Embezzlement probe clouds GOP senator's campaign finance push
Lansing — The campaign treasurer for a Michigan senator pushing to overhaul campaign finance oversight is a suspect in an ongoing state police embezzlement investigation, prompting new questions over his motivation for the legislation.
State Sen. Dave Robertson, R-Grand Blanc, said this week his own history of campaign finance fines is unrelated to his legislation, which would shift compliance and enforcement authority from the Michigan Secretary of State’s Office to a new political commission.
But Robertson on Thursday declined to discuss the criminal investigation involving his former campaign treasurer and chief of staff, Erika Farley, and his office did not respond to a Friday voicemail seeking comment.
Michigan State Police are leading the investigation into alleged embezzlement, and Farley is a suspect, spokeswoman Shanon Banner confirmed. State police received a complaint in August, she said, but the department is “not disclosing further information about the scope of the investigation.”
Farley’s attorney denied any wrongdoing by his client and said she is fully cooperating with state police. Longtime ally Matt Marsden accused Senate GOP leadership of making Farley a scapegoat and said he believes “the investigation may be larger in scope.”
Amber McCann, a spokeswoman for the Senate Republican caucus, confirmed that Farley no longer works for the Legislature, but she declined further comment on the situation. State records show Farley resigned as Robertson’s campaign treasurer Sept. 4.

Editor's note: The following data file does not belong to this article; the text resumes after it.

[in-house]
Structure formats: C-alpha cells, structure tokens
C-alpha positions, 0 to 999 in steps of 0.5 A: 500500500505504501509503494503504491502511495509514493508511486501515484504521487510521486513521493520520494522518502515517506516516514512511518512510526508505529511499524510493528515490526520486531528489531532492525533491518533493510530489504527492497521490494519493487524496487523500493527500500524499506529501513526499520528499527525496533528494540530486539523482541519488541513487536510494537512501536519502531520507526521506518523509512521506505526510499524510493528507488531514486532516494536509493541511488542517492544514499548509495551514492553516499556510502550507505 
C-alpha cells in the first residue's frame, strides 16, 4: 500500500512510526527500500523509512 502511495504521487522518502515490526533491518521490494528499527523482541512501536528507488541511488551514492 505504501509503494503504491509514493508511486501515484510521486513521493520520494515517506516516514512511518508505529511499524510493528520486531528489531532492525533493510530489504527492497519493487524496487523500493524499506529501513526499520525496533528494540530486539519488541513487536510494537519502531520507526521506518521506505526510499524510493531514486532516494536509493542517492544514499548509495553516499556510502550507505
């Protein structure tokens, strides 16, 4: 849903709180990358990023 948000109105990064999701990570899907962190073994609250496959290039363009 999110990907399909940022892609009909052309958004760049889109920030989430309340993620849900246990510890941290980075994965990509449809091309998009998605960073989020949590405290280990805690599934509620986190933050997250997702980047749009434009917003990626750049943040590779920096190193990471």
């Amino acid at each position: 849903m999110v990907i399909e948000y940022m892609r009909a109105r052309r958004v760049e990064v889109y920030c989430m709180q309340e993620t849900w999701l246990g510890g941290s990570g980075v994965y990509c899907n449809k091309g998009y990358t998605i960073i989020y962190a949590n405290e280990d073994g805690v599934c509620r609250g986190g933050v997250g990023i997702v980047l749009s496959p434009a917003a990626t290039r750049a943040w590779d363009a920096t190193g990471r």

“Any campaign finance issues that Sen. Robertson has, he is diligently working with the Secretary of State’s office to resolve,” McCann said. “The introduction of this legislation has nothing to do with Sen. Robertson having any (campaign finance) discrepancy or frankly any other members of the Senate who may have one time had an error in their reporting or filing.”
The full Senate on Thursday approved Robertson’s proposal in a 25-11 party-line vote. The legislation would create a new bipartisan committee to oversee campaign finance compliance, stripping that power from Secretary of State-elect Jocelyn Benson, who will be the first Democrat to hold the post in 24 years.
Robertson said the 3-3 commission would "require bipartisan cooperation," but critics argue it could regularly deadlock, limiting campaign finance compliance efforts. The governor would appoint members from lists submitted by both major political parties.
Campaign finance issues
Senate Minority Leader Jim Ananich, D-Flint, blasted Robertson for pushing the GOP power play bill while struggling to resolve his own campaign finance issues and a criminal investigation involving his campaign treasurer.
“He is saying the Secretary of State will no longer be the arbiter of campaign finance violations, but he’s in the middle of an investigation right now, introducing legislation that would take that away from them,” Ananich said. “That is extremely questionable.”
Fred Woodhams, a spokesman for current Secretary of State Ruth Johnson, said the department does not have any open investigations involving Farley.
But generally speaking, he said, “if a committee were to become aware that a committee staffer misused funds, they would go to the police and a county prosecutor’s office to report that. The Secretary of State’s office and Bureau of Elections does not conduct investigations into allegedly misused funds.”
Robertson owes $1,681 in campaign finance fees, but “the bureau of elections is working with Sen. Robertson’s committee to resolve their outstanding issues,” Woodhams said.